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Archimedes achieves this by calculating the value of a geometric series that sums to infinity with the ratio.

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The fluids described by Archimedes are not since he assumes the existence of a point towards which all things fall in order to derive the spherical shape.

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Archimedes calculates the areas of the 14 pieces which can be assembled to form a square.

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Reviel Netz of Stanford University argued in 2003 that Archimedes was attempting to determine how many ways the pieces could be assembled into the shape of a square.

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Archimedes' Book of Lemmas or Liber Assumptorum is a treatise with 15 propositions on the nature of circles.

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Archimedes confirmed that it was indeed a palimpsest, a document with text that had been written over an erased older work.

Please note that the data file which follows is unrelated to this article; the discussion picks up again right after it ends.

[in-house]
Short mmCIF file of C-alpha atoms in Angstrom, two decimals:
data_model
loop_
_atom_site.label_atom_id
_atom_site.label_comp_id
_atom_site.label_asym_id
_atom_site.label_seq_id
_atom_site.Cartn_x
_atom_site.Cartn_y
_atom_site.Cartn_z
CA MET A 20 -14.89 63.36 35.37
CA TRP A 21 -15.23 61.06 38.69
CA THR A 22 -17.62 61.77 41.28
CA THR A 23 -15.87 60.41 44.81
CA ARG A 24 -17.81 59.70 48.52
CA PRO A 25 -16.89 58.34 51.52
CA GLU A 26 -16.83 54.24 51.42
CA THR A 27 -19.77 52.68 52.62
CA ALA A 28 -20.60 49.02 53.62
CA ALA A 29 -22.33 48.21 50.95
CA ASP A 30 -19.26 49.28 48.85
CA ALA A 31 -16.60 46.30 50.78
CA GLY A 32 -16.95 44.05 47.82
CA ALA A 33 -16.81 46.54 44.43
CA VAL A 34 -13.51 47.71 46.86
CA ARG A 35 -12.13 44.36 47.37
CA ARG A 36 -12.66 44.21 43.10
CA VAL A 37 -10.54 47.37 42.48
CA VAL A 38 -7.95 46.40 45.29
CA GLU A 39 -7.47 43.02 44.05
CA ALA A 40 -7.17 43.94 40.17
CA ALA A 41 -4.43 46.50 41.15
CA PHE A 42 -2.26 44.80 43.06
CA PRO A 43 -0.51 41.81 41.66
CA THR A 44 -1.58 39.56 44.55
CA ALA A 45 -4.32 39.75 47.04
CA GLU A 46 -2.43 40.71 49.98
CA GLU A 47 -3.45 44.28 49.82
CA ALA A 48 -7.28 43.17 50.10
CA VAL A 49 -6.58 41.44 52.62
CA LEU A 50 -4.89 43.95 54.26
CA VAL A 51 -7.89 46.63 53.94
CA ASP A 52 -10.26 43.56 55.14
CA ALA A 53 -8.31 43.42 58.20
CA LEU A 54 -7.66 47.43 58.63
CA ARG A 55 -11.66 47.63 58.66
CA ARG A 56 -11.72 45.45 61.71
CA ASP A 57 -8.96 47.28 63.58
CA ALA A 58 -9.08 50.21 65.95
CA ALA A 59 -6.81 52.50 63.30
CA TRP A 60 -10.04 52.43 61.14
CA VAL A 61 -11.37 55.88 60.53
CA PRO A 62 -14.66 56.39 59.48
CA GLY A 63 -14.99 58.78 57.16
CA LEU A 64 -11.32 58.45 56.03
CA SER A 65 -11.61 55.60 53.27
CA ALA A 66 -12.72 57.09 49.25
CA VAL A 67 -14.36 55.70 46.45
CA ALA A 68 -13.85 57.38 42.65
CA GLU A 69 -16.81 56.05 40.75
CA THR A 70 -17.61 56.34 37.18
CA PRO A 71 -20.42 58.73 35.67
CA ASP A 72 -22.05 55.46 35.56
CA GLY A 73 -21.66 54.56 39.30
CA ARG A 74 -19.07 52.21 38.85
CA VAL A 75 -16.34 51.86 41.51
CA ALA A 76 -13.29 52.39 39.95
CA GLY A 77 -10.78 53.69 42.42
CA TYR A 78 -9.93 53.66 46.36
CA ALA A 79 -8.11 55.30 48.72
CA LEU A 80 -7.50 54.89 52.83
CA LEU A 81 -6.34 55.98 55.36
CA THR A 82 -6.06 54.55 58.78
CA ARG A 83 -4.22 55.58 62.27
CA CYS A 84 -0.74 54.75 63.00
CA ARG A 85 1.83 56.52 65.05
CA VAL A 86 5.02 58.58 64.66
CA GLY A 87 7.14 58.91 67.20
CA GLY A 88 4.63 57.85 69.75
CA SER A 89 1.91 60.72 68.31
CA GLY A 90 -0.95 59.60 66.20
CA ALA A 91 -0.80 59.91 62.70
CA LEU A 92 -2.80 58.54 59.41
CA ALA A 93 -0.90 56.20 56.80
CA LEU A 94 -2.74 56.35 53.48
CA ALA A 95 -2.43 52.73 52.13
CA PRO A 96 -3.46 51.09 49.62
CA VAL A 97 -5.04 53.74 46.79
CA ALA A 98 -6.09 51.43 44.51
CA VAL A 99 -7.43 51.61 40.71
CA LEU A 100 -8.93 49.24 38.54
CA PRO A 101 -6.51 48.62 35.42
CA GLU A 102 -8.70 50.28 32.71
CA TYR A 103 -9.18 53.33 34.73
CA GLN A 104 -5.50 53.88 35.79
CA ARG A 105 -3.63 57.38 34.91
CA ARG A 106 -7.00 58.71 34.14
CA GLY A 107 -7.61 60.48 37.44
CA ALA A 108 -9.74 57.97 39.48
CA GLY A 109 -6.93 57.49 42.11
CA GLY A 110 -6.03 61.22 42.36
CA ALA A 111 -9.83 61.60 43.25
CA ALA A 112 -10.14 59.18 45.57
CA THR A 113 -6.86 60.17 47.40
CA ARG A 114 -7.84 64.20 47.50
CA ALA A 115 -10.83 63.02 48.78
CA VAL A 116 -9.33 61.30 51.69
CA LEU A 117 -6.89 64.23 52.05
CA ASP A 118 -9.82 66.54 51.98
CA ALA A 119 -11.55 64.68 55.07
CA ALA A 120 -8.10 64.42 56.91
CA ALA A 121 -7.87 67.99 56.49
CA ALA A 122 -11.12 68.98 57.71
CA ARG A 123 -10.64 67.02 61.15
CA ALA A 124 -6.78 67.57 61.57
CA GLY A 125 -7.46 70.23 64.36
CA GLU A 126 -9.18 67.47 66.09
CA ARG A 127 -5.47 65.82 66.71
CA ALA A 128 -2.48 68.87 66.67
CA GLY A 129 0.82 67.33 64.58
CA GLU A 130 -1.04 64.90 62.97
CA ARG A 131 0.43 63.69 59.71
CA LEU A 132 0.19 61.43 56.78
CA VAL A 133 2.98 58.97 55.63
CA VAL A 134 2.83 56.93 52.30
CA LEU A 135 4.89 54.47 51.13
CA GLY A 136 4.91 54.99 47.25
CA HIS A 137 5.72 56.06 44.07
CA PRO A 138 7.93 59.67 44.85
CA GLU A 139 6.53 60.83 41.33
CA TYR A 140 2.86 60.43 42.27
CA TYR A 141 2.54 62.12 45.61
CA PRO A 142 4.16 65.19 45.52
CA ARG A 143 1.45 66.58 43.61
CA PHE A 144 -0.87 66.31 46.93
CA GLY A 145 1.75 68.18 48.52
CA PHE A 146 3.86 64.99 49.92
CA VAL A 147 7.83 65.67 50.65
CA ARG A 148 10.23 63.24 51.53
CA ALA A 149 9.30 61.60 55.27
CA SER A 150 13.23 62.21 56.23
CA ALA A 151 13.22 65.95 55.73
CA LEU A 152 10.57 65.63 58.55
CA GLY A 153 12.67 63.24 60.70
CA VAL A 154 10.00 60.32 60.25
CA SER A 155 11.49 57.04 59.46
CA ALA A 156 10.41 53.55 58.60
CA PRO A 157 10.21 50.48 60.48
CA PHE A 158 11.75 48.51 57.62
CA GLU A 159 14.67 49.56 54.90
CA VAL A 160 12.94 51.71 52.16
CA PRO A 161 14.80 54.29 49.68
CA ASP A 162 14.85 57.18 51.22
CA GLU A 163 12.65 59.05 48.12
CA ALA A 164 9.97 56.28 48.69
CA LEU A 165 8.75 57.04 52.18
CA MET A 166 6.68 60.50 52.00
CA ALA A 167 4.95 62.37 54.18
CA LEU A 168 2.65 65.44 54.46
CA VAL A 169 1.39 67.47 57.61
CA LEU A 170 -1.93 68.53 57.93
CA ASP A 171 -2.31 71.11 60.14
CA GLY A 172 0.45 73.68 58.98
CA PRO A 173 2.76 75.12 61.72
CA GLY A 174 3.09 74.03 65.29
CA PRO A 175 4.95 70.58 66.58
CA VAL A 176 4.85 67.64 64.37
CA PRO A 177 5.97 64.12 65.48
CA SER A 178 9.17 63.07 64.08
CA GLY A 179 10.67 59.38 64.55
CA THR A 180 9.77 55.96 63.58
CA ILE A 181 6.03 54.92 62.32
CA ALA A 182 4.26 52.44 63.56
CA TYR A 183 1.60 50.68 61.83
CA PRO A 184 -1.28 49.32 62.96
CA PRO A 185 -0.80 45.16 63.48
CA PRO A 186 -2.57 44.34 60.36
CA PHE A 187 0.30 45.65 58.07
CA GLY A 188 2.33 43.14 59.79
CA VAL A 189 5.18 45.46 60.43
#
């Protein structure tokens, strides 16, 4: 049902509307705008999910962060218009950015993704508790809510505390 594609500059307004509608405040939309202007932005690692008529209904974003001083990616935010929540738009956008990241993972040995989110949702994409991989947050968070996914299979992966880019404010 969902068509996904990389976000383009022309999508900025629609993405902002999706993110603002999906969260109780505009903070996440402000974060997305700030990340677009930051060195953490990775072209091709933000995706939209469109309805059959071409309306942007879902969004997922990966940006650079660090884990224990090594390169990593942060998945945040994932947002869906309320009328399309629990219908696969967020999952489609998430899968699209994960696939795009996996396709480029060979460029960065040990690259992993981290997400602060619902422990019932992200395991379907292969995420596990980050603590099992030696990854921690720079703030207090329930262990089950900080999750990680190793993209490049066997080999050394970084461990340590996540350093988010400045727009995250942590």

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So, since Archimedes led more than anyone else to the formation of the calculus and since he was the pioneer of the application of mathematics to the physical world, it turns out that Western science is but a series of footnotes to Archimedes.

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Galileo called him "superhuman" and "my master", while Huygens said, "I think Archimedes is comparable to no one" and modeled his work after him.

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The inscription around the head of Archimedes is a quote attributed to 1st century AD poet Manilius, which reads in Latin: Transire suum pectus mundoque potiri.

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Archimedes has appeared on postage stamps issued by East Germany, Greece (1983), Italy (1983), Nicaragua (1971), San Marino (1982), and Spain (1963).